John Schickel, in his Personal and Official Capacities; David Watson, Plaintiffs-Appellees/Cross-Appellants,
Craig C. Dilger, in his Official Capacity as Chair and Member, Kentucky Registry of Election Finance; Rosemary F. Center; Terry Naydan; Reid Haire; Robert D. Mattingley; Chastity Ross; Thomas B. Stephens; John R. Steffen, Defendants-Appellees, Ken Moellman, Jr., Plaintiff-Appellee, George C. Troutman, in his Official Capacity as Chairman and Member of the Kentucky Legislative Ethics Commission; Elmer George; Pat Freibart; Tony Goetz; Ken Winters; Tom Jensen; Sheldon Baugh; Phil Huddleston; Anthony M. Wilhoit; H. John Schaff, Defendants-Appellants/Cross-Appellees.
Argued: October 18, 2018
from the United States District Court for the Eastern
District of Kentucky at Covington. No. 2:15-cv-00155-William
O. Bertelsman, District Judge.
G. Beshear, OFFICE OF THE KENTUCKY ATTORNEY GENERAL,
Frankfort, Kentucky, for Appellants/Cross-Appellees.
Christopher D. Wiest, CHRIS WIEST, ATTORNEY AT LAW, LLC,
Cincinnati, Ohio, for Appellees/Cross-Appellants.
Dennis, KENTUCKY REGISTRY OF ELECTION FINANCE, Frankfort,
Kentucky, for Appellees.
James, La Tasha Buckner, OFFICE OF THE KENTUCKY ATTORNEY
GENERAL, Frankfort, Kentucky, for Appellants/Cross-Appellees.
B. Bruns, BRUNS, CONNELL, VOLLMAR & ARMSTRONG, LLC,
Cincinnati, Ohio, Robert A. Winter, Jr., FORT MITCHELL,
KENTUCKY, for Appellees/Cross-Appellants.
Dennis, KENTUCKY REGISTRY OF ELECTION FINANCE, Frankfort,
Kentucky, for Appellees.
Barbara B. Edelman, Haley Trogdlen McCauley, DINSMORE &
SHOHL LLP, Lexington, Kentucky, Tara Malloy, CAMPAIGN LEGAL
CENTER, Washington, D.C., for Amici Curiae.
Before: MERRITT, COOK, and LARSEN, Circuit Judges.
sitting state senator and one prospective candidate for
elected office in Kentucky challenged several state campaign
finance and ethics laws, claiming violations of their First
Amendment rights to free speech and association and
Fourteenth Amendment right to equal protection. Kentucky
argues that these measures, enacted to prevent corruption and
protect its citizens' trust in their elected officials,
comport with the Constitution. The district court, for the
most part, disagreed with the Commonwealth. We see it
Schickel, the incumbent state senator for the 11th Senatorial
District in Kentucky, and David Watson, who unsuccessfully
ran for the 6th House District in 2016, brought this suit
alleging that several of Kentucky's campaign finance and
ethics statutes violated their rights protected by the First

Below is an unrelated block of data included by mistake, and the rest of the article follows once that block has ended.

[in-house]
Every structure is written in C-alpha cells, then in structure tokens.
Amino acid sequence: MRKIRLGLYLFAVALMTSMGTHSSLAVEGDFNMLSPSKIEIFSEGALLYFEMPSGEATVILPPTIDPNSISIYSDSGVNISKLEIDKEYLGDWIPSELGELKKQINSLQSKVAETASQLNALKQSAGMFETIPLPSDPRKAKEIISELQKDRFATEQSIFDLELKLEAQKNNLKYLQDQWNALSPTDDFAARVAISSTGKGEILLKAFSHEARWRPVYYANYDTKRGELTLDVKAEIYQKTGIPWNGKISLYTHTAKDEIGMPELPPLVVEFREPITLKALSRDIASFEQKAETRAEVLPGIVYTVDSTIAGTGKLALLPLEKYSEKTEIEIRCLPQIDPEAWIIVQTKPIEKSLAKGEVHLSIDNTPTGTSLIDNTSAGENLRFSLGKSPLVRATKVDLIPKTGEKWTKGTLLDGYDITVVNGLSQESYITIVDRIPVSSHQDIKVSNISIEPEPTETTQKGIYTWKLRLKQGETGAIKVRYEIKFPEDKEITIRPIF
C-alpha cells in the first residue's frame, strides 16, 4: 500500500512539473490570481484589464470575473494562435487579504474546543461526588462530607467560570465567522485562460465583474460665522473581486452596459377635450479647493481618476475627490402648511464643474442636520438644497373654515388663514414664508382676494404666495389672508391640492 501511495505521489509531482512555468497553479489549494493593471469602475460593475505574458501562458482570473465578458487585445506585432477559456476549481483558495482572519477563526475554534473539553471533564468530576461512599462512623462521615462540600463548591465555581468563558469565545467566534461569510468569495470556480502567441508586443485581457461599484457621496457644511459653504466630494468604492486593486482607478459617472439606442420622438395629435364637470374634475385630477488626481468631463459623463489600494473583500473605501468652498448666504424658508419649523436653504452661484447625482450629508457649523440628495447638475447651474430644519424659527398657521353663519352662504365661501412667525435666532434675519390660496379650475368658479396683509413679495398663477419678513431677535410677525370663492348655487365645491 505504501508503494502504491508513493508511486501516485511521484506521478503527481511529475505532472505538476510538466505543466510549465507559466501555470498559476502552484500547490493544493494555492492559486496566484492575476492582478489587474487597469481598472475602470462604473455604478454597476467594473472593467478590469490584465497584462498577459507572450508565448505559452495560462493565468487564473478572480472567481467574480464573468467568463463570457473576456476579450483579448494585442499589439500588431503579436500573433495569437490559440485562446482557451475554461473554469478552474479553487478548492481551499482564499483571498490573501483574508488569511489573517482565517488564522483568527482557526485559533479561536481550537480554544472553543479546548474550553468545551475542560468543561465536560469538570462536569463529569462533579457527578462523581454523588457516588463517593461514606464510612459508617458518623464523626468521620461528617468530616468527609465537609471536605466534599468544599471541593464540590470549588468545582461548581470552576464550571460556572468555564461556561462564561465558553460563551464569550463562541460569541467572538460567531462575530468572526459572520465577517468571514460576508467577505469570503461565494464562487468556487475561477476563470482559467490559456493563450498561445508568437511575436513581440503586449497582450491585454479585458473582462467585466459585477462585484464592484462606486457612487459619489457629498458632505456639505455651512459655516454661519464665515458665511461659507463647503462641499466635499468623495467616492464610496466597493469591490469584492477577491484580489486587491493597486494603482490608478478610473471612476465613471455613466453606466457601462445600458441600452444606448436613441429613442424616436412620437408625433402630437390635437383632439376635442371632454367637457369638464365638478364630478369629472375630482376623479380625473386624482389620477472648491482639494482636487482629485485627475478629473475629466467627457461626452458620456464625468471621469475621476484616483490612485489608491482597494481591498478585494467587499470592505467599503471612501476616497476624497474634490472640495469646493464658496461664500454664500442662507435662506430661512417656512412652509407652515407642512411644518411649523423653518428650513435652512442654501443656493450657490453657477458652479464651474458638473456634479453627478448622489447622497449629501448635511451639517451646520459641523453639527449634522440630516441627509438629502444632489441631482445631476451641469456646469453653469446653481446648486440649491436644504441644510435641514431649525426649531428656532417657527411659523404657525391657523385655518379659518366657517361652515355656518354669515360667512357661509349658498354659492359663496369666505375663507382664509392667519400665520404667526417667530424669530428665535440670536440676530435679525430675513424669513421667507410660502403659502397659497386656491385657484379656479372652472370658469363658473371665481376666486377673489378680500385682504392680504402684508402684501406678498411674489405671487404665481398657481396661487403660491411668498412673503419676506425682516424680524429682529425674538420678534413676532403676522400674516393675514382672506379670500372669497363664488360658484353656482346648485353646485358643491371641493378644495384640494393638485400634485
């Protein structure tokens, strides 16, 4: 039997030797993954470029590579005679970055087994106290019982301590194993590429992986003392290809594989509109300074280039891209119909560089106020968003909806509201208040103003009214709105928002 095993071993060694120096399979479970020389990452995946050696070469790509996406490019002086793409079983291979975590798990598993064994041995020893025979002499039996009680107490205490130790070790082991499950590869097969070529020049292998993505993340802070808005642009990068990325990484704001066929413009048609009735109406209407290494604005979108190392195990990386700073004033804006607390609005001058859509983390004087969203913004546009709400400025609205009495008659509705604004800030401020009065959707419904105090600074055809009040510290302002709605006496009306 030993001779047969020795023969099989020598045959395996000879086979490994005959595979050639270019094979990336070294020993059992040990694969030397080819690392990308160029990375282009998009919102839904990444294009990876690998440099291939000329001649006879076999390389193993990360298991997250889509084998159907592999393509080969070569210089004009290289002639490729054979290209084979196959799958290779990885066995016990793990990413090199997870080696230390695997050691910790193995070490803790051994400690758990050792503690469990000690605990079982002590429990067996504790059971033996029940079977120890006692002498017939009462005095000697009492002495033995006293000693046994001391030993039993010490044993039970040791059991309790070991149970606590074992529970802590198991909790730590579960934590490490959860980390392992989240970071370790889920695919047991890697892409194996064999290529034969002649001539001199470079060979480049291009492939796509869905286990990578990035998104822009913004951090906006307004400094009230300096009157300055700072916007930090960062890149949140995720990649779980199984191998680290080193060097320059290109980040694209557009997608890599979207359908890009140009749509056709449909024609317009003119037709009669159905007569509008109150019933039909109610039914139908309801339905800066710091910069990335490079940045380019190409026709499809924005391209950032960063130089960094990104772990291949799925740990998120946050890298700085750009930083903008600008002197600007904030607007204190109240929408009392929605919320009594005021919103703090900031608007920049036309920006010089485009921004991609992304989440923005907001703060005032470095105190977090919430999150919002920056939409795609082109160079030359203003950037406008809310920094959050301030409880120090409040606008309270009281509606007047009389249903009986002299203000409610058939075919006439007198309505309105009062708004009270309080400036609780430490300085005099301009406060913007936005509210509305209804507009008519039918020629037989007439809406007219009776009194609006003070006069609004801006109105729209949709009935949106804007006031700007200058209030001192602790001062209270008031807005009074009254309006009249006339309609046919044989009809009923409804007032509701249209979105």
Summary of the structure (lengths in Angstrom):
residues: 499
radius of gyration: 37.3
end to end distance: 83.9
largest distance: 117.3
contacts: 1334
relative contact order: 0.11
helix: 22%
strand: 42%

and Fourteenth Amendments. They sued several members of
Kentucky's Registry of Election Finance (KREF) and
Legislative Ethics Commission (KLEC), agencies charged with
enforcing the campaign finance and ethics laws.
appeal challenges the now defunct campaign finance provision
that restricted the amount a candidate may loan to his
campaign. Ky. Rev. Stat. Ann. § 121.150(13). As for the
ethics provisions, the legislators challenge seven of them.
Of the seven, three groups of two mirroring provisions-one
proscribing certain conduct by legislators and the corollary
version for lobbyists-impose:
(1) a contribution ban, §§
6.767(2) and 6.811(6), which prohibits a legislator,
candidate for the legislature, or his or her campaign
committee from accepting a campaign contribution from a
lobbyist, and a lobbyist from making the same;
(2) a regular session contribution ban,
§§ 6.767(3) and 6.811(7), which prohibits a
legislator, candidate for the legislature, or his or her
campaign committee from accepting a campaign contribution
from an employer of a lobbyist or a political committee (PAC)
during a regular session of the General Assembly, and an
employer of a lobbyist from making the same; and
(3)a gift ban, §§ 6.751(2) and
6.811(4), which prohibits a legislator or his spouse from
accepting "anything of value" from a lobbyist or
his employer, and a lobbyist or employer of a lobbyist from
knowingly offering the same to a legislator, candidate, or
final ethics provision applies only to lobbyists:
(4) a solicitation/treasurer ban, §
6.811(5), which prohibits a lobbyist from (i) serving as a
campaign treasurer, and (ii) directly soliciting,
controlling, or delivering a campaign contribution to a
legislator or candidate.
district court dismissed the campaign finance claim as moot
because a legislative amendment eliminated the provision. As
for the ethics provisions, the court found that the laws
burdened "core political speech" and curtailed
freedom of association, requiring strict scrutiny of every
ethics provision except the regular session contribution ban.
It ultimately upheld the regular session contribution ban,